Atramuntanat

Production details

  • Venue
  • Stockbridge House
  • Edinburgh Festival
  • Production company
  • Motiv Productions
  • Performance dates
  • 4–28 August 1999
  • Written & directed by
  • Ken Bentley
  • DSM
  • Samantha Schubert
  • Produced by
  • Ken Bentley
  • Andrew Dickens

Cast

  • Salvador Dalí
  • Marcus Hamer
  • Gala Eluard
  • Kirsty Yates
  • Luis Buñuel
  • Andrew Dickens
  • Paul Eluard
  • Daniel Gabriele

Synopsis

Fact: August 1929, Salvador Dalí is working on a screenplay with his good friend, the film-maker Luis Buñuel, at his home in Cadaqués on the north-east coast of Spain. They are joined by friends from Paris, Gala Eluard and her husband Paul Eluard, a poet and art dealer.

Fiction: What begins as a relaxing holiday with friends rapidly turns into a whirlwind of desire and exploitation. Atramuntanat tells the tragic story of a defining moment in the life of one of the 20th century’s most influential artists.

Ken Bentley’s first full length play as a writer.

A gripping tale of friendship and disloyalty, love and fidelity.
— The Scotsman (The Hot List)
In the inter-war years, Salvador Dali was synonymous with outrageous defiance of convention, and Ken Bentley has therefore written and directed a sensible play portraying him as an innocent, out of his depth in anything except surrealism, exhibitionism, blasphemy or the wilder shores of sex. He is ready to murder someone, if asked, but the thought of boy meeting girl leaves him a bit scared... A play to remember and an author and cast to watch.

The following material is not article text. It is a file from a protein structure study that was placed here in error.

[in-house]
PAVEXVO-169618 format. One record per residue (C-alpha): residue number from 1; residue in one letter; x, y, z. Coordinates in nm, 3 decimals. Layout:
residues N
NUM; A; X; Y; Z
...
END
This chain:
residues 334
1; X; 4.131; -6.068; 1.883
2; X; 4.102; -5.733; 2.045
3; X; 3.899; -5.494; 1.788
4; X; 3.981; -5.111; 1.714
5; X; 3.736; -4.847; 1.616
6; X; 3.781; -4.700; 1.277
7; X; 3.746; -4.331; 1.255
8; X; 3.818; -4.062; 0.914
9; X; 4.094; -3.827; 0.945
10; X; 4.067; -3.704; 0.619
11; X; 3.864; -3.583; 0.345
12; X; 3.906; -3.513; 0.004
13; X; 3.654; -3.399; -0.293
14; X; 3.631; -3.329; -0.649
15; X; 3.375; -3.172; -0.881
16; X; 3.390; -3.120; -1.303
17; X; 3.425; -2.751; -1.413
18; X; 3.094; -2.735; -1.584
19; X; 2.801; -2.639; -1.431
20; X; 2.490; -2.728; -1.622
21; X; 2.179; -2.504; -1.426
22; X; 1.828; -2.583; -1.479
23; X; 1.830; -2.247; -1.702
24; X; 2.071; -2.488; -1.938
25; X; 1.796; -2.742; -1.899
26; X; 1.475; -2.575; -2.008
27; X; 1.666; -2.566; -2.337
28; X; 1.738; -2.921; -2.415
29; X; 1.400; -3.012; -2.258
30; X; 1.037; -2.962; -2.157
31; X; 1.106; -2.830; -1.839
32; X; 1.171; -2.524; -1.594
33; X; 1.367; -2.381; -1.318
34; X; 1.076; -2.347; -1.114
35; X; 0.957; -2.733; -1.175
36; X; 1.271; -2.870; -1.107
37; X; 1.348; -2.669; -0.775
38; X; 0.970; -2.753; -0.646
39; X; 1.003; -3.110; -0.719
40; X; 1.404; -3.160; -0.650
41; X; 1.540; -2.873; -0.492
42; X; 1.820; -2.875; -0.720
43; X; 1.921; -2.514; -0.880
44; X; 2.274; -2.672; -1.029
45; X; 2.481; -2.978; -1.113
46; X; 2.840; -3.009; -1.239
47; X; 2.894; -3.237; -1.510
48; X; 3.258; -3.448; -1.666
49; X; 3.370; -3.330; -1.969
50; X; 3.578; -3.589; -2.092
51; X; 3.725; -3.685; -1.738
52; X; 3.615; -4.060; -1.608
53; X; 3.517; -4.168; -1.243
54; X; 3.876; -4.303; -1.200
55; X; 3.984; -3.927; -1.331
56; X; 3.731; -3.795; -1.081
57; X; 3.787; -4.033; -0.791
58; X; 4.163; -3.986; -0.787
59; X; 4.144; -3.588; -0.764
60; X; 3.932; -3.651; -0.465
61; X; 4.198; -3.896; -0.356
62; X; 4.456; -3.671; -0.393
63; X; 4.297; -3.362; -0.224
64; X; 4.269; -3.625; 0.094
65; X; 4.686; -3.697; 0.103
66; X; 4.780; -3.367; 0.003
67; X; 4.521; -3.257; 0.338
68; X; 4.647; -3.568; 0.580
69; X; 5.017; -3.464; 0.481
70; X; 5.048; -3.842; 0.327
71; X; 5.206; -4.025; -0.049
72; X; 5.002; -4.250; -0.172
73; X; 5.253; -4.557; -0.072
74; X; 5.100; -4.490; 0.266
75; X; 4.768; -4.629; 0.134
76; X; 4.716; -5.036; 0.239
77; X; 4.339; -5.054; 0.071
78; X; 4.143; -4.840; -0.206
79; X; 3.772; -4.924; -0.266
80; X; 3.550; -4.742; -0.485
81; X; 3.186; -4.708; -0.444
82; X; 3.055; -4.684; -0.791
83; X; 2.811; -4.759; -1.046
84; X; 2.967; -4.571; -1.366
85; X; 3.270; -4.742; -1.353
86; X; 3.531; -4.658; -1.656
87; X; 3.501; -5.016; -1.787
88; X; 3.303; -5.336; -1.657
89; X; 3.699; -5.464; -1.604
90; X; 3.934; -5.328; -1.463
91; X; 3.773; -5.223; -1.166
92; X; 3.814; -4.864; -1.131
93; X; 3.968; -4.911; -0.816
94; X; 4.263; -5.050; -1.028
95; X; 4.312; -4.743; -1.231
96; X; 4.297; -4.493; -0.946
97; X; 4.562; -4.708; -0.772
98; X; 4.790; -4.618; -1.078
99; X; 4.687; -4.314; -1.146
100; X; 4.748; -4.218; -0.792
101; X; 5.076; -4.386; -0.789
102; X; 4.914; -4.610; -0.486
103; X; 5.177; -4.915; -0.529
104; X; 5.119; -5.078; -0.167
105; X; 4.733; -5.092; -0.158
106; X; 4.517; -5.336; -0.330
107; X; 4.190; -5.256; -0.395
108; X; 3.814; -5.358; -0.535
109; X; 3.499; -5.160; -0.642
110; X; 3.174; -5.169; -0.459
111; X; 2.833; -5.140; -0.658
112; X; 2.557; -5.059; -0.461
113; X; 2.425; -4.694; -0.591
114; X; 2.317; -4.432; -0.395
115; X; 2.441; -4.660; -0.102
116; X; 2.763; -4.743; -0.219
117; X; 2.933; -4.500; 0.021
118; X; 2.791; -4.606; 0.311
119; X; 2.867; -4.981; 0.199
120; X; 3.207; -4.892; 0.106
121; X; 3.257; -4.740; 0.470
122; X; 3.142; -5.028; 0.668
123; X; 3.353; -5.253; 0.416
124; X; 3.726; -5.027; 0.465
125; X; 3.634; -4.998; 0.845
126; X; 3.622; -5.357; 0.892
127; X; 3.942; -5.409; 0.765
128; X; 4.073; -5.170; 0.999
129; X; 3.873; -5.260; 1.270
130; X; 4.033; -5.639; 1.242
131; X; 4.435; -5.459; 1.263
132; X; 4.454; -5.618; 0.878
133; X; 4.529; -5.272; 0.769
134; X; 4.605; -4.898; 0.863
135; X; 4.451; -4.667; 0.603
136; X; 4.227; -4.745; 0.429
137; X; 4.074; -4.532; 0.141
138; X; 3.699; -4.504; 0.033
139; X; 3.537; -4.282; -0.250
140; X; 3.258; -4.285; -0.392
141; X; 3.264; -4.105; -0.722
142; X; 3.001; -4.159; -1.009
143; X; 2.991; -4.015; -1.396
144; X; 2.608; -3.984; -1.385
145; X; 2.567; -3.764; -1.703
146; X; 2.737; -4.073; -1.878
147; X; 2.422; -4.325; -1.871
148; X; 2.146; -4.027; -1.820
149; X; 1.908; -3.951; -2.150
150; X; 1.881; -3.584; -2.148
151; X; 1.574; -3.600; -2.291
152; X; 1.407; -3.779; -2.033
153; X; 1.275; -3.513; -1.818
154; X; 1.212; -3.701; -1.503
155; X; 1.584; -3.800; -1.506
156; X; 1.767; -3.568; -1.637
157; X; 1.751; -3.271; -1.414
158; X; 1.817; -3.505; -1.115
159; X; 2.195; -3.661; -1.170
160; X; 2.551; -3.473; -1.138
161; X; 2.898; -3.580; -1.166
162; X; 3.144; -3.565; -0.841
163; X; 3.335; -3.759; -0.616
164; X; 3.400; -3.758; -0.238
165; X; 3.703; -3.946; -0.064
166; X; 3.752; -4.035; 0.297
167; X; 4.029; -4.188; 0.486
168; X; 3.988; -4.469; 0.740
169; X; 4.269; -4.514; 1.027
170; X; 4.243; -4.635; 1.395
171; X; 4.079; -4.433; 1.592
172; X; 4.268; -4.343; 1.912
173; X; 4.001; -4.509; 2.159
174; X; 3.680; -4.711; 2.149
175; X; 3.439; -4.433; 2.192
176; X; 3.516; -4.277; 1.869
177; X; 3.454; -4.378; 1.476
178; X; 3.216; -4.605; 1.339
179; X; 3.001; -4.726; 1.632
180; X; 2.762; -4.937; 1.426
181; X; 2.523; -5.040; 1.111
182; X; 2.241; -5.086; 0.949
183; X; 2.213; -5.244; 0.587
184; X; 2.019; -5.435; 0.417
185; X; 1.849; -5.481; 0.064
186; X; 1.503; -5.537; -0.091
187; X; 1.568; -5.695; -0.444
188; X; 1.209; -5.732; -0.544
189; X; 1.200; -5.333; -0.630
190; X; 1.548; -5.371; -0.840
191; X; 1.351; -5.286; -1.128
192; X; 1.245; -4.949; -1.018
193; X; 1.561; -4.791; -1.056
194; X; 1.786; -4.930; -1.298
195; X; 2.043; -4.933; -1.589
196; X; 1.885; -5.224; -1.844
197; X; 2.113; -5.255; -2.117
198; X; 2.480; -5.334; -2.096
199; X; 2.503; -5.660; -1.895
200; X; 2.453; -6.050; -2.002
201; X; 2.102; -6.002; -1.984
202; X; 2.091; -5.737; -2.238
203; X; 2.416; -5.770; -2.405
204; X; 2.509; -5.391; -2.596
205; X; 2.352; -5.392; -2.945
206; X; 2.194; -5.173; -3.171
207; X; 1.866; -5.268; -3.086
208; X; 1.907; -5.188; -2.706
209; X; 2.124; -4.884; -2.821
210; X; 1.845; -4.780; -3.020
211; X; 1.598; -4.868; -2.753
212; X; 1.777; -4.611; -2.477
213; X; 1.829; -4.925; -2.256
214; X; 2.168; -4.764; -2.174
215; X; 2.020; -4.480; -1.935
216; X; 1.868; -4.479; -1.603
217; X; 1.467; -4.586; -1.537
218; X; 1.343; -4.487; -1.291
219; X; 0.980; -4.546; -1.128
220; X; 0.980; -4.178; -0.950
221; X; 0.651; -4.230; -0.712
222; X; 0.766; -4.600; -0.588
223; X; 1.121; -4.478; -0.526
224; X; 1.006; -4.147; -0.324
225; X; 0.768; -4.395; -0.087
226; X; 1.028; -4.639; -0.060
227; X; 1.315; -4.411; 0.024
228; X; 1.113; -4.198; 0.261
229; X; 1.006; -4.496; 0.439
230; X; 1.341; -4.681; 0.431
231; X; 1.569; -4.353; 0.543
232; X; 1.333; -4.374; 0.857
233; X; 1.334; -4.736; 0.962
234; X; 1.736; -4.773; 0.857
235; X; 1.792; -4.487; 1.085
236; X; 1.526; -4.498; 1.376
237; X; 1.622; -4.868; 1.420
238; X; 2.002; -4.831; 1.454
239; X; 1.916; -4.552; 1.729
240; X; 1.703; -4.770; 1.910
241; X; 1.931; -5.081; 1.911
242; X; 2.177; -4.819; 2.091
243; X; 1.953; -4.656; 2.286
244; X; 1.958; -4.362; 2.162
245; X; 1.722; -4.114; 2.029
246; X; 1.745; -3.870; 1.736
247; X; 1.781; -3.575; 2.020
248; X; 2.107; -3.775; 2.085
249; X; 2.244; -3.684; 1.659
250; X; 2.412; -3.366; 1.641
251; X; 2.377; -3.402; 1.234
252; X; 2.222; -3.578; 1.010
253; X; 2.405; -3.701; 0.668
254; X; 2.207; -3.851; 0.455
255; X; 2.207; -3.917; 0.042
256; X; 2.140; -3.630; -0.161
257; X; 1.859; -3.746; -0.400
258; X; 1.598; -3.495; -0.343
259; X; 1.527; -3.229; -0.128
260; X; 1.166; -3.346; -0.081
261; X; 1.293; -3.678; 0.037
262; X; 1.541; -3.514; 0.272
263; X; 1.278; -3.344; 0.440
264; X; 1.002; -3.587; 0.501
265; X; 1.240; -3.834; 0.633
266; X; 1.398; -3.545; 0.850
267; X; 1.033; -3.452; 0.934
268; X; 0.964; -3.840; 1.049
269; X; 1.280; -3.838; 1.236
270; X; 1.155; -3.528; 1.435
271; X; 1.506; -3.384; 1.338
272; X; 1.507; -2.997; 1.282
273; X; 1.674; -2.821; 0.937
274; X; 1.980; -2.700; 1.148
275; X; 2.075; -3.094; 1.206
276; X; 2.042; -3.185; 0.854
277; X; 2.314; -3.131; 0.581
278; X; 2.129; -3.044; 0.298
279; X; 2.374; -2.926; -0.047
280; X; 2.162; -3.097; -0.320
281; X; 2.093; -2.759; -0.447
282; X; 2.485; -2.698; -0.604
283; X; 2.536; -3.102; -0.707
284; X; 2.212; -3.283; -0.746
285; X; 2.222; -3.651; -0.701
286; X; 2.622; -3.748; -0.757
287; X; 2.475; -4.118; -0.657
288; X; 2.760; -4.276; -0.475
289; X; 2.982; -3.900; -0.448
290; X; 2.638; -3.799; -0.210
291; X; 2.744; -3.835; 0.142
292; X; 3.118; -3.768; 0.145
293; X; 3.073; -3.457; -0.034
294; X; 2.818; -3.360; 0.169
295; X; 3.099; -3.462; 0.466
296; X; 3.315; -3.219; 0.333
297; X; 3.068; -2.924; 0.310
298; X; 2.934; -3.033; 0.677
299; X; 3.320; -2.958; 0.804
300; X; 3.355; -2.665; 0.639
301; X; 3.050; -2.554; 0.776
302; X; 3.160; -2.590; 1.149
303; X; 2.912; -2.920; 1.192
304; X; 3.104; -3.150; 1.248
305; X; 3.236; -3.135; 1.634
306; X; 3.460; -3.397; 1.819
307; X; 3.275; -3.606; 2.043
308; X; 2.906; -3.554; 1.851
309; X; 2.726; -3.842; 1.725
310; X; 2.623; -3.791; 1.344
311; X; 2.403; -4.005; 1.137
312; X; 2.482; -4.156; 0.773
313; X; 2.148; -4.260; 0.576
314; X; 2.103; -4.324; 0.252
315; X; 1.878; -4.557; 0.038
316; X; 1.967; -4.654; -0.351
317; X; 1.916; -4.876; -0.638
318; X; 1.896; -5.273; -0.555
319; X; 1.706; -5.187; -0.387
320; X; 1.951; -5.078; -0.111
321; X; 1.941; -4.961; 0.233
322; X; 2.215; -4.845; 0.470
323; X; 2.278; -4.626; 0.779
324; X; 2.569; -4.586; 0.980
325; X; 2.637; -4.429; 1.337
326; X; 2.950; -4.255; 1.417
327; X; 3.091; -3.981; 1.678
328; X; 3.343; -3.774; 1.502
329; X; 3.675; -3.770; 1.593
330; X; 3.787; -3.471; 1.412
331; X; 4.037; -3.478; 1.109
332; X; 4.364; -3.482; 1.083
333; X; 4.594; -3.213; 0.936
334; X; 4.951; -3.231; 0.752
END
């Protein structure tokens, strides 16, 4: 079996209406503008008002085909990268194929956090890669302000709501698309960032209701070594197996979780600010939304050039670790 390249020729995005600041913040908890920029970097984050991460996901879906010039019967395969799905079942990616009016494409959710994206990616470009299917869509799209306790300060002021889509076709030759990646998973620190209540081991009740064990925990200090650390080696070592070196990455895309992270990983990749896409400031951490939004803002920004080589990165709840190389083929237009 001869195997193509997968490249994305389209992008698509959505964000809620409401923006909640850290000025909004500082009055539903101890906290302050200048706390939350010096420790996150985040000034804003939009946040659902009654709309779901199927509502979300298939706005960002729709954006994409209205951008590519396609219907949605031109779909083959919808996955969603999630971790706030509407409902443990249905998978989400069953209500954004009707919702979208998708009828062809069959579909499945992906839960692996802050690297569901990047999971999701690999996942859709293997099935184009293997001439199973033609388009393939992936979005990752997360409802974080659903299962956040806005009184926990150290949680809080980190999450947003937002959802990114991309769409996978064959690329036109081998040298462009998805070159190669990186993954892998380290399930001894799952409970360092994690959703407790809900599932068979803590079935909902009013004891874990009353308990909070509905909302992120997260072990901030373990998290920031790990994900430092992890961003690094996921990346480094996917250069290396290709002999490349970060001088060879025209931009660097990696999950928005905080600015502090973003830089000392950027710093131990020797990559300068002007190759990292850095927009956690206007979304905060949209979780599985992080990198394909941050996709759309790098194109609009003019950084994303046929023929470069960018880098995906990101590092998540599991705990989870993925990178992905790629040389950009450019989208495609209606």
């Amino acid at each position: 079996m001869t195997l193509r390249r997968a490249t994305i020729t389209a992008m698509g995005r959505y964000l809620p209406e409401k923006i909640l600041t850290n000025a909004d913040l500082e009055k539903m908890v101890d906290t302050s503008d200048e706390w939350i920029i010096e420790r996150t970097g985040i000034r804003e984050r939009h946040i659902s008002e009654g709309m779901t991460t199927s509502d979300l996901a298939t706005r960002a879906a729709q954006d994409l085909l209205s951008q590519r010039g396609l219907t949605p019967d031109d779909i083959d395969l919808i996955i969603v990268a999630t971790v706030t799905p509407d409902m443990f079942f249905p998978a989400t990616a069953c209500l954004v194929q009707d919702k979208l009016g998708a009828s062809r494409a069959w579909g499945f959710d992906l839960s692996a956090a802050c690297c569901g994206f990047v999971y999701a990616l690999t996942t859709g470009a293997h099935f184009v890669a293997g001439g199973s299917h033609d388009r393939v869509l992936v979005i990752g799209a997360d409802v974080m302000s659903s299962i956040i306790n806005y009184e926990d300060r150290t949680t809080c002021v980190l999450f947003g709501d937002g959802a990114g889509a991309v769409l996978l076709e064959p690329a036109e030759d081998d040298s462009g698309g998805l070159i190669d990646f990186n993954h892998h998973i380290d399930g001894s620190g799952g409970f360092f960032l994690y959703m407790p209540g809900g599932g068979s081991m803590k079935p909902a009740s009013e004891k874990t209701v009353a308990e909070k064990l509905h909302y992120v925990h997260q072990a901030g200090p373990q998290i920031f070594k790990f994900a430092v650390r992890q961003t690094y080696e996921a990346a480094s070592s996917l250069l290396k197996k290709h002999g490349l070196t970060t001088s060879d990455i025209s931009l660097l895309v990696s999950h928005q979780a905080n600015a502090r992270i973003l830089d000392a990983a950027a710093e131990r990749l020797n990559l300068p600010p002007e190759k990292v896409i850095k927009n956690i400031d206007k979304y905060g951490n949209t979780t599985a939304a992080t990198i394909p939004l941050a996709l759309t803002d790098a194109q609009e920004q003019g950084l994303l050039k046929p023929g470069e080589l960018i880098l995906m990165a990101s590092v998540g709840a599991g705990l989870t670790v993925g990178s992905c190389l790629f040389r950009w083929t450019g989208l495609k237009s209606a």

— The Scotsman (★★★★)
A marvellous sex comedy or an insightful behind-the-scenes peek at the commercialisation of art, depending on how you look at it. The talented cast – Andrew Dickens, Daniel Gabriele, Marcus Hamer and Kirsty Yates – bounce off each other magically, something that must give great satisfaction to writer/director Ken Bentley, whose own magic provides a contemporary airing without losing any of the period feel. An absolute must see (but what a poor title).
— The Stage